Portola Pilot

Saying Hello to a CIF Swim Season

Lined+up+at+the+blocks%2C+swimmers+leap+into+the+water+and+swim+one+lap+of+each+stroke+with+10+seconds+between+each+set+of+swimmers.+
Lined up at the blocks, swimmers leap into the water and swim one lap of each stroke with 10 seconds between each set of swimmers.

Lined up at the blocks, swimmers leap into the water and swim one lap of each stroke with 10 seconds between each set of swimmers.

Jane Zou

Jane Zou

Lined up at the blocks, swimmers leap into the water and swim one lap of each stroke with 10 seconds between each set of swimmers.

Jane Zou, Copy Editor

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Although the swim team is only in its second year, head coach Kellie Lawicki successfully petitioned the California Interscholastic Federation (CIF) to place the Bulldogs into Division 1 of four divisions. The next swim meet is the Irvine City Relays on March 2. at 3:00 p.m. The inaugural swim team consisted of 51 freshmen, and the current season has 69 swimmers.

“Our first year at CIF, being placed in Division 1 is going to be really challenging, but we can make it this year,” Lawicki said. “Last year, we already won two of the four levels, so this year we’re trying to have a clean sweep and win all four.”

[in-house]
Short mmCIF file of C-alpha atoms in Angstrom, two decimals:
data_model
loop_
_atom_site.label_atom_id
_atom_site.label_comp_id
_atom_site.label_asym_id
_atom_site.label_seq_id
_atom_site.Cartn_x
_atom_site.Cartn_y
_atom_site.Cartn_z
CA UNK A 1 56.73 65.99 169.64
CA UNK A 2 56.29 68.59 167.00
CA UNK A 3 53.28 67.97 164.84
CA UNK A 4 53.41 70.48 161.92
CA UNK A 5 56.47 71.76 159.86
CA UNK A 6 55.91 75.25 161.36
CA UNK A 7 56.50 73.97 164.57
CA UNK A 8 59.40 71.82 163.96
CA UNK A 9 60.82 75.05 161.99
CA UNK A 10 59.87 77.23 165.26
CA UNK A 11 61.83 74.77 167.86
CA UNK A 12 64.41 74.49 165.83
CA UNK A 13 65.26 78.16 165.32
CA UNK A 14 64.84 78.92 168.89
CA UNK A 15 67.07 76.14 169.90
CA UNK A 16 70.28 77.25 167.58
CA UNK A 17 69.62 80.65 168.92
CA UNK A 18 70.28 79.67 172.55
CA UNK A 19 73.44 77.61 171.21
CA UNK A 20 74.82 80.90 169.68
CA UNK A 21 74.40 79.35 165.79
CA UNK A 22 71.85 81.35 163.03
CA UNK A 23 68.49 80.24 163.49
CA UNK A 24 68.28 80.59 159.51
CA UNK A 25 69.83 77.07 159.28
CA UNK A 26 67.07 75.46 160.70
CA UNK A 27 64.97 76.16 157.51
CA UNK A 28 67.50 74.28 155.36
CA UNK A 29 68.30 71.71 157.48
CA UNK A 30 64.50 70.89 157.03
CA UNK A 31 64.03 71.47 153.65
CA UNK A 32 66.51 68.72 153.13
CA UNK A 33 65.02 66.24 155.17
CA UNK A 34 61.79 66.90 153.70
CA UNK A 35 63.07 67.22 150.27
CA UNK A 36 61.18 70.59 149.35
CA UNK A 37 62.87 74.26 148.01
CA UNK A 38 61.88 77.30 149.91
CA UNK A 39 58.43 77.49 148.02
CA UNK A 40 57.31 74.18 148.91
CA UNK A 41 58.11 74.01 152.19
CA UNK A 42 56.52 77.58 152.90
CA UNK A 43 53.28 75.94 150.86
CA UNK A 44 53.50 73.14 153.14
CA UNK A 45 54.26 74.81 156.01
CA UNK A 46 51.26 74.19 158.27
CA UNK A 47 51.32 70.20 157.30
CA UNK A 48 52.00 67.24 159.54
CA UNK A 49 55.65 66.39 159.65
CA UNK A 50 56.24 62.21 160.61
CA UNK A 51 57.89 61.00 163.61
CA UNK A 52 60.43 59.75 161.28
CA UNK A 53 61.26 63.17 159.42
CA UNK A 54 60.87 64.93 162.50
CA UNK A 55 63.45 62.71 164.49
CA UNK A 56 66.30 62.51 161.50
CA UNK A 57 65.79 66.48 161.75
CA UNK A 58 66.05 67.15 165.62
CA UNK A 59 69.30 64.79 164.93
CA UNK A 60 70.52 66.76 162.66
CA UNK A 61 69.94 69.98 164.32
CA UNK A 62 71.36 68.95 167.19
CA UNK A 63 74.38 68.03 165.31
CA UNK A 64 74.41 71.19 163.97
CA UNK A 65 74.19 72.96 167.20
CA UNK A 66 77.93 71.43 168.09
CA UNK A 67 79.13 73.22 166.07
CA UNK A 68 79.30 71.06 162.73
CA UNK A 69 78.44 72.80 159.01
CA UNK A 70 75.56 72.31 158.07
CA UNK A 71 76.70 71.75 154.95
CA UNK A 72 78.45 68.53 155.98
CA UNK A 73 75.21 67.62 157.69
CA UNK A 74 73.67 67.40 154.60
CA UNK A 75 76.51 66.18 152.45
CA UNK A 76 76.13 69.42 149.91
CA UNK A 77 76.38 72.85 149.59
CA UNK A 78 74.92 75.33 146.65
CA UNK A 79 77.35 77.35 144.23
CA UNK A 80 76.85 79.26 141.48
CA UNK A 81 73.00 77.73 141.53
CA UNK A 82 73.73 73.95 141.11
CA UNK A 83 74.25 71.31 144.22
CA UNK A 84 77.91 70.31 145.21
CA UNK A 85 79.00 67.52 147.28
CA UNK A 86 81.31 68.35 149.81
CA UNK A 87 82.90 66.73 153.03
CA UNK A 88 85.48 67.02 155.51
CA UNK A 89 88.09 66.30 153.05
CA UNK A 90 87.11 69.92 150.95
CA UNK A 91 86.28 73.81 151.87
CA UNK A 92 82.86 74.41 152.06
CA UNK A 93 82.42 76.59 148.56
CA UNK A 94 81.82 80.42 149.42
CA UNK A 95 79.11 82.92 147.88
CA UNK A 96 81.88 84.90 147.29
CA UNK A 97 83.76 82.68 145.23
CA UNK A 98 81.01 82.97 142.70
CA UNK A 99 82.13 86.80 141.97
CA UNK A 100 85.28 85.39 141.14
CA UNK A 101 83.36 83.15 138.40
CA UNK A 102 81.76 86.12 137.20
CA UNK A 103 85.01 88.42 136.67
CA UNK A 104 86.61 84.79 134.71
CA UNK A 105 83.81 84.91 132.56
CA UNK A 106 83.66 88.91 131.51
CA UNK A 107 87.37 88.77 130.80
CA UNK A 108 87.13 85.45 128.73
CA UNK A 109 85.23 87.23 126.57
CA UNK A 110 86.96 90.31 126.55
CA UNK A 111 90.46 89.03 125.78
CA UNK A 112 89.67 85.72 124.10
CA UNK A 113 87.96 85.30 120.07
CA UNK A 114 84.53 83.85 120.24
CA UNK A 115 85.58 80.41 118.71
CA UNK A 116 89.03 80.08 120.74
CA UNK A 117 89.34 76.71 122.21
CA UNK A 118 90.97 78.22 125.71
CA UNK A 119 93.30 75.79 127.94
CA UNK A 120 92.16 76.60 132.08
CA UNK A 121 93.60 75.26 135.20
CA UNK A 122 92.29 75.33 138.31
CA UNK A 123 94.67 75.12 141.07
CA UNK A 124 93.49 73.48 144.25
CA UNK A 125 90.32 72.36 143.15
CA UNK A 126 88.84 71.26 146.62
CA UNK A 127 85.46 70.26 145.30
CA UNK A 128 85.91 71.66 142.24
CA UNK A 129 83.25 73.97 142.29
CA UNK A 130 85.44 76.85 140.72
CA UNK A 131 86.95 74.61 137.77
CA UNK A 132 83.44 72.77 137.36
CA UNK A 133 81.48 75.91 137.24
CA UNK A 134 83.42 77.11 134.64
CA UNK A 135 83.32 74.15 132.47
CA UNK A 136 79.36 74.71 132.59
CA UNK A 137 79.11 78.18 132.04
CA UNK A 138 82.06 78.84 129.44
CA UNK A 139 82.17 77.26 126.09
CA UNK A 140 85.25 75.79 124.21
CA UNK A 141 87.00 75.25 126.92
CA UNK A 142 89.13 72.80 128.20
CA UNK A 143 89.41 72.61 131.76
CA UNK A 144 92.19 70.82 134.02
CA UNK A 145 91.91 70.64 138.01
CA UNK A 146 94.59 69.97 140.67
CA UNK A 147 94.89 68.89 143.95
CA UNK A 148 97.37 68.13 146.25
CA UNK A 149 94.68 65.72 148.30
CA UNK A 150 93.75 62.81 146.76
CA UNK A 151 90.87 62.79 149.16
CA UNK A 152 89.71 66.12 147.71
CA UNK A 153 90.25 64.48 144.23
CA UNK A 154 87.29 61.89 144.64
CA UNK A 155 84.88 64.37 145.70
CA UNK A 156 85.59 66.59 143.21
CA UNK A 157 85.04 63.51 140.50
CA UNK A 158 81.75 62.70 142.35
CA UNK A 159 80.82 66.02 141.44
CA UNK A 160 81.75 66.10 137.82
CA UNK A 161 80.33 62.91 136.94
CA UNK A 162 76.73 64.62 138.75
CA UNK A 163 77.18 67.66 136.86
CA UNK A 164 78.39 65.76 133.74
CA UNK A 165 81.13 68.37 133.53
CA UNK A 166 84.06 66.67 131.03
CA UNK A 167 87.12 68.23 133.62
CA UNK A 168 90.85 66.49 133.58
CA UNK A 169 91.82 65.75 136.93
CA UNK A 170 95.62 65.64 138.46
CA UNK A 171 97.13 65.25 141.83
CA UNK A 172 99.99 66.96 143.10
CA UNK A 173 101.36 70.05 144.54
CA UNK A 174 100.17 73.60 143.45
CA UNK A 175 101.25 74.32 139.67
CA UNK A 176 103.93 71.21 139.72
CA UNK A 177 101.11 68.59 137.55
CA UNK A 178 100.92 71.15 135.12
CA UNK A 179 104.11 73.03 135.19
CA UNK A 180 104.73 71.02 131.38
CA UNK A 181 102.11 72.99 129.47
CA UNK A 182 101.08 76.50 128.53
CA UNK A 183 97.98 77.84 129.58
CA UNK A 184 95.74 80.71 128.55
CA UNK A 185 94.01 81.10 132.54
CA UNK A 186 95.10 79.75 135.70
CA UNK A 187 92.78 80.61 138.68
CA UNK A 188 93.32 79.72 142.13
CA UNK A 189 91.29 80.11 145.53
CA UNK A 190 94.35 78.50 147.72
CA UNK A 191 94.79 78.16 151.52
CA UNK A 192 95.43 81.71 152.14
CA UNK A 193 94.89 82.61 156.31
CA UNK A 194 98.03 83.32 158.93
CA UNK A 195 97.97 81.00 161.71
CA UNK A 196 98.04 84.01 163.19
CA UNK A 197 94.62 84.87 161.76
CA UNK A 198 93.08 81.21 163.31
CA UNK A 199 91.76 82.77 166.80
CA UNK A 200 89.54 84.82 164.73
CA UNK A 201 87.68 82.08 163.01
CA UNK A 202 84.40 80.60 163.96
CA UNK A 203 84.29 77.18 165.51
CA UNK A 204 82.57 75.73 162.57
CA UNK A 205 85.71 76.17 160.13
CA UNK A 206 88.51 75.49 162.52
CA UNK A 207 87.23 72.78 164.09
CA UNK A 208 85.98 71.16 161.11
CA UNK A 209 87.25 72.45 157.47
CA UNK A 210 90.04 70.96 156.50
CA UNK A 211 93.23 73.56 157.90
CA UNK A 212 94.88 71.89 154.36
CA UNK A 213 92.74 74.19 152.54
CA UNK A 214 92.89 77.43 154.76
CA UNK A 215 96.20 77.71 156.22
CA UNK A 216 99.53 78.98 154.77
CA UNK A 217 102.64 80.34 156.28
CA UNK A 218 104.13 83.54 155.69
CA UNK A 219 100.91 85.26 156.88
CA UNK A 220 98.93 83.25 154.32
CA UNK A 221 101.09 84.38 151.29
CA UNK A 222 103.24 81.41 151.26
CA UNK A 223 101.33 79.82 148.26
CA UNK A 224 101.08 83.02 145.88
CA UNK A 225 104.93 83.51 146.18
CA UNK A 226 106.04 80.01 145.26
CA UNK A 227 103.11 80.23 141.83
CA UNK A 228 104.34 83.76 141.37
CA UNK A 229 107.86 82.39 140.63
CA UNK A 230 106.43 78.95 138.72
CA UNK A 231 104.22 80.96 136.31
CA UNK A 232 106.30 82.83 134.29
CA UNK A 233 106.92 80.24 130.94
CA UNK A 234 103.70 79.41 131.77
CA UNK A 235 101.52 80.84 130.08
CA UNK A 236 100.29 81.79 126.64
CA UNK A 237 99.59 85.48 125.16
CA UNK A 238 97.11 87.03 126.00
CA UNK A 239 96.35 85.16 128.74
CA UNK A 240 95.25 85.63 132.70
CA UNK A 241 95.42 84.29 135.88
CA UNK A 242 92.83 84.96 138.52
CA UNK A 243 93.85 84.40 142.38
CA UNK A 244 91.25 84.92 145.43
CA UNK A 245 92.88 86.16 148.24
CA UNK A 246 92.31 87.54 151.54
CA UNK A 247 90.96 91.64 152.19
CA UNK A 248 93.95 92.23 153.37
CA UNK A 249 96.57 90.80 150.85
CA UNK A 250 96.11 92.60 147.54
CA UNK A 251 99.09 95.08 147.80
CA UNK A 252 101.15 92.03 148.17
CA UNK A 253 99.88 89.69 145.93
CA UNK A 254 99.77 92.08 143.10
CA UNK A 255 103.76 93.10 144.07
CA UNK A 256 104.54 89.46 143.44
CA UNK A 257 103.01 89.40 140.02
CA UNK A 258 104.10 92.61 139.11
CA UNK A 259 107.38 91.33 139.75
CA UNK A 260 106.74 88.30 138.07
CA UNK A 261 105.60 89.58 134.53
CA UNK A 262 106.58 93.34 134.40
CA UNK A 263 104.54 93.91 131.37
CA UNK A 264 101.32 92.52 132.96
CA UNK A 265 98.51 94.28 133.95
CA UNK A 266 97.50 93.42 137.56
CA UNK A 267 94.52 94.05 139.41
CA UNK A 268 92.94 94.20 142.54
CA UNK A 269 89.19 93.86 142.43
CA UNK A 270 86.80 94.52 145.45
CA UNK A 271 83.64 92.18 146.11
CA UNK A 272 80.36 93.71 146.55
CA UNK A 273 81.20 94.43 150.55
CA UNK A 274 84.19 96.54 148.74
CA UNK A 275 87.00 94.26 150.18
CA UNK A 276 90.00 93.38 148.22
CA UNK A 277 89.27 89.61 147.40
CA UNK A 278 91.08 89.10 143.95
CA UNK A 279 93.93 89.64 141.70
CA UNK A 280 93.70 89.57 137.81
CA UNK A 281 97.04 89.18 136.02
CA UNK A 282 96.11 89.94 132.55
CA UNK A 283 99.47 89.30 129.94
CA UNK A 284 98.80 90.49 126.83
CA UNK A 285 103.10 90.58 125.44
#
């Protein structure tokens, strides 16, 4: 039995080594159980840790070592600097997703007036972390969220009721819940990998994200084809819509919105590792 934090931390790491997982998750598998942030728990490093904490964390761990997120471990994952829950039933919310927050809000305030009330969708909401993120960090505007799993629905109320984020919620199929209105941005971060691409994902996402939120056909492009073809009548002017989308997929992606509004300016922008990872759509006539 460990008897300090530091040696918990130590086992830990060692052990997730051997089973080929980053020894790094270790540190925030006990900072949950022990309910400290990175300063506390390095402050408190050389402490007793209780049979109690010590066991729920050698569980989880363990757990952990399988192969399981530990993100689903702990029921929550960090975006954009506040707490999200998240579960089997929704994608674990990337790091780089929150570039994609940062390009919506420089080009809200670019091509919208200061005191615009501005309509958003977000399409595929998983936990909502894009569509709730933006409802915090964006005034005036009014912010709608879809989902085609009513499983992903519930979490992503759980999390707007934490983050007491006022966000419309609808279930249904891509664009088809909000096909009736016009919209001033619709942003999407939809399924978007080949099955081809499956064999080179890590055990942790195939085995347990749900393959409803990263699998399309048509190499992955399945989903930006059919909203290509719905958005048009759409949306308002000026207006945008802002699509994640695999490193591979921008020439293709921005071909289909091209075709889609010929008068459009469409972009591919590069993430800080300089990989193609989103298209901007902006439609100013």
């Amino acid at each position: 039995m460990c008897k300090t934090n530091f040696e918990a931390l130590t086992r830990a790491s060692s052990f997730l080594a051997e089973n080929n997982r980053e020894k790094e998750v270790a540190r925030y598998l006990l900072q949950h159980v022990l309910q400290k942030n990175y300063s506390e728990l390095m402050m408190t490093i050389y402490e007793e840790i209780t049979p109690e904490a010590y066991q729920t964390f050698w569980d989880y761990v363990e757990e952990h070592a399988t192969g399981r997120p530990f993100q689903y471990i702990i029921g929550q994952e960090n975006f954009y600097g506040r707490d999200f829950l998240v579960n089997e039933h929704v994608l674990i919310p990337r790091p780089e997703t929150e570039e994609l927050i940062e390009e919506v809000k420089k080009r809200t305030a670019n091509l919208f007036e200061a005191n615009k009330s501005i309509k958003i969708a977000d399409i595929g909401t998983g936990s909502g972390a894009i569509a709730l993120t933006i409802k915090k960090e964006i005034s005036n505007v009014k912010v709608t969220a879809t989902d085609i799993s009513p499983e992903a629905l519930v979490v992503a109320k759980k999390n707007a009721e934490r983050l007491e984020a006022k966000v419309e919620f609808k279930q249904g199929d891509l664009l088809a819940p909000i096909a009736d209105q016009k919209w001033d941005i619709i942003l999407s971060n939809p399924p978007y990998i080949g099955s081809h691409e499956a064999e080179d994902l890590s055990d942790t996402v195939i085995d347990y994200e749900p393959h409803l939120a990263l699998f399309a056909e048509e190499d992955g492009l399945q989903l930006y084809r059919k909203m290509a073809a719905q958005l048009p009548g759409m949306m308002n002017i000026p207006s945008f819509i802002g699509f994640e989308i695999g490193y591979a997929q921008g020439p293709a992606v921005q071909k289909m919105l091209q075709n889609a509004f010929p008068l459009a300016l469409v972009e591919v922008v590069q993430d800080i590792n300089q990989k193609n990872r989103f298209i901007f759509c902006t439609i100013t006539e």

This swim season may be the first time freshmen swimmers are representing their school instead of their swim clubs. Club swimmers have a new team and practice style to experience compared to the style taught by their club coaches.

“[CIF] is basically a really high league in swimming and in all other sports too,” freshman and club swimmer Tiffany Lee said. “And since we’re placed in Division 1 this year, the time standards are actually really high, and we’re hoping to achieve those times.”

Swimming is the only sport thus far with a varsity ranking until other sports are able to join a league.

“Swim is in varsity because swim is unique and because the team is so large,” Lawicki said. “So, it would be a little weird and unusual for a team to ask another team for a swim meet and only play against frosh-soph or JV, because they will usually bring their varsity team too.”

Although swimming is a time-based sport where swimmers can be competitive with other skill levels, the time on the stopwatch does not define each swimmer’s full potential. Club swimmers tend to be faster than casual swimmers because club swimmers’ times are the result of years of swimming ingrained in muscle memory.

The club swimmers in the 2018 season are Kai Wong, Gabi Taylor, Haley Truong, Tiffany Lee, Bryce Nishikawa, Dylan Lee, Justin Pai and Ethan Ho. Other notably fast swimmers are Jun Kim, Allison Kramer and Eden Yeh.

“Always keep a positive mental attitude because sometimes swimmers are negative, and it can actually affect them, like what they’re thinking, so if they’re positive, then they can do better,” sophomore and captain Haley Truong said.

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Saying Hello to a CIF Swim Season